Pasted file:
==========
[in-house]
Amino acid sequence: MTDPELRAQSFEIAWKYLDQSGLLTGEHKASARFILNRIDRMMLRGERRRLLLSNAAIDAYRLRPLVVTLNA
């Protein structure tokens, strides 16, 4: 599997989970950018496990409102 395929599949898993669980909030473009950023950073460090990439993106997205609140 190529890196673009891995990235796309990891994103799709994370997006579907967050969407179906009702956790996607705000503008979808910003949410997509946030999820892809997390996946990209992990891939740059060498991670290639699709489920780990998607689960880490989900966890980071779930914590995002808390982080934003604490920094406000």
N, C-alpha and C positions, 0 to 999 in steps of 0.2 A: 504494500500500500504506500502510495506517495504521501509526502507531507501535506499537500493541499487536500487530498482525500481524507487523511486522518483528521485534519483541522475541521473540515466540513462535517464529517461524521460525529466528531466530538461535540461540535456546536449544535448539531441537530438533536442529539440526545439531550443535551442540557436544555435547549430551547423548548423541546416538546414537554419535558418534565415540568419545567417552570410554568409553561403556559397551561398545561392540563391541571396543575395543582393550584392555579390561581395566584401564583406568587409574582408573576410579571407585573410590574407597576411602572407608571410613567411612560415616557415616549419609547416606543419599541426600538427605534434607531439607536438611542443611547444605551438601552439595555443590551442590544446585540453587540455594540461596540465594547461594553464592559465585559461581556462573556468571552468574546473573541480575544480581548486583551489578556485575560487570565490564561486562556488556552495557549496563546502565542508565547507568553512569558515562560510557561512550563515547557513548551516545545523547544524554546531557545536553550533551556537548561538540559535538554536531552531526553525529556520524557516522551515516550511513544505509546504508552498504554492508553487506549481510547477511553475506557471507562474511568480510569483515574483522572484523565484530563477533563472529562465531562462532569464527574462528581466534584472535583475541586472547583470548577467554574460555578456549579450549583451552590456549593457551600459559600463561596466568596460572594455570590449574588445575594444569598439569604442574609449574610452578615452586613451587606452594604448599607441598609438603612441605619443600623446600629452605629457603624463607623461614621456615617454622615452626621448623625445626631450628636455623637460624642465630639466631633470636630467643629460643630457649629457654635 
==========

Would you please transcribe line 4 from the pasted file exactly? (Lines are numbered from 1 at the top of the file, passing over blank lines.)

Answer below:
N, C-alpha and C positions, 0 to 999 in steps of 0.2 A: 504494500500500500504506500502510495506517495504521501509526502507531507501535506499537500493541499487536500487530498482525500481524507487523511486522518483528521485534519483541522475541521473540515466540513462535517464529517461524521460525529466528531466530538461535540461540535456546536449544535448539531441537530438533536442529539440526545439531550443535551442540557436544555435547549430551547423548548423541546416538546414537554419535558418534565415540568419545567417552570410554568409553561403556559397551561398545561392540563391541571396543575395543582393550584392555579390561581395566584401564583406568587409574582408573576410579571407585573410590574407597576411602572407608571410613567411612560415616557415616549419609547416606543419599541426600538427605534434607531439607536438611542443611547444605551438601552439595555443590551442590544446585540453587540455594540461596540465594547461594553464592559465585559461581556462573556468571552468574546473573541480575544480581548486583551489578556485575560487570565490564561486562556488556552495557549496563546502565542508565547507568553512569558515562560510557561512550563515547557513548551516545545523547544524554546531557545536553550533551556537548561538540559535538554536531552531526553525529556520524557516522551515516550511513544505509546504508552498504554492508553487506549481510547477511553475506557471507562474511568480510569483515574483522572484523565484530563477533563472529562465531562462532569464527574462528581466534584472535583475541586472547583470548577467554574460555578456549579450549583451552590456549593457551600459559600463561596466568596460572594455570590449574588445575594444569598439569604442574609449574610452578615452586613451587606452594604448599607441598609438603612441605619443600623446600629452605629457603624463607623461614621456615617454622615452626621448623625445626631450628636455623637460624642465630639466631633470636630467643629460643630457649629457654635 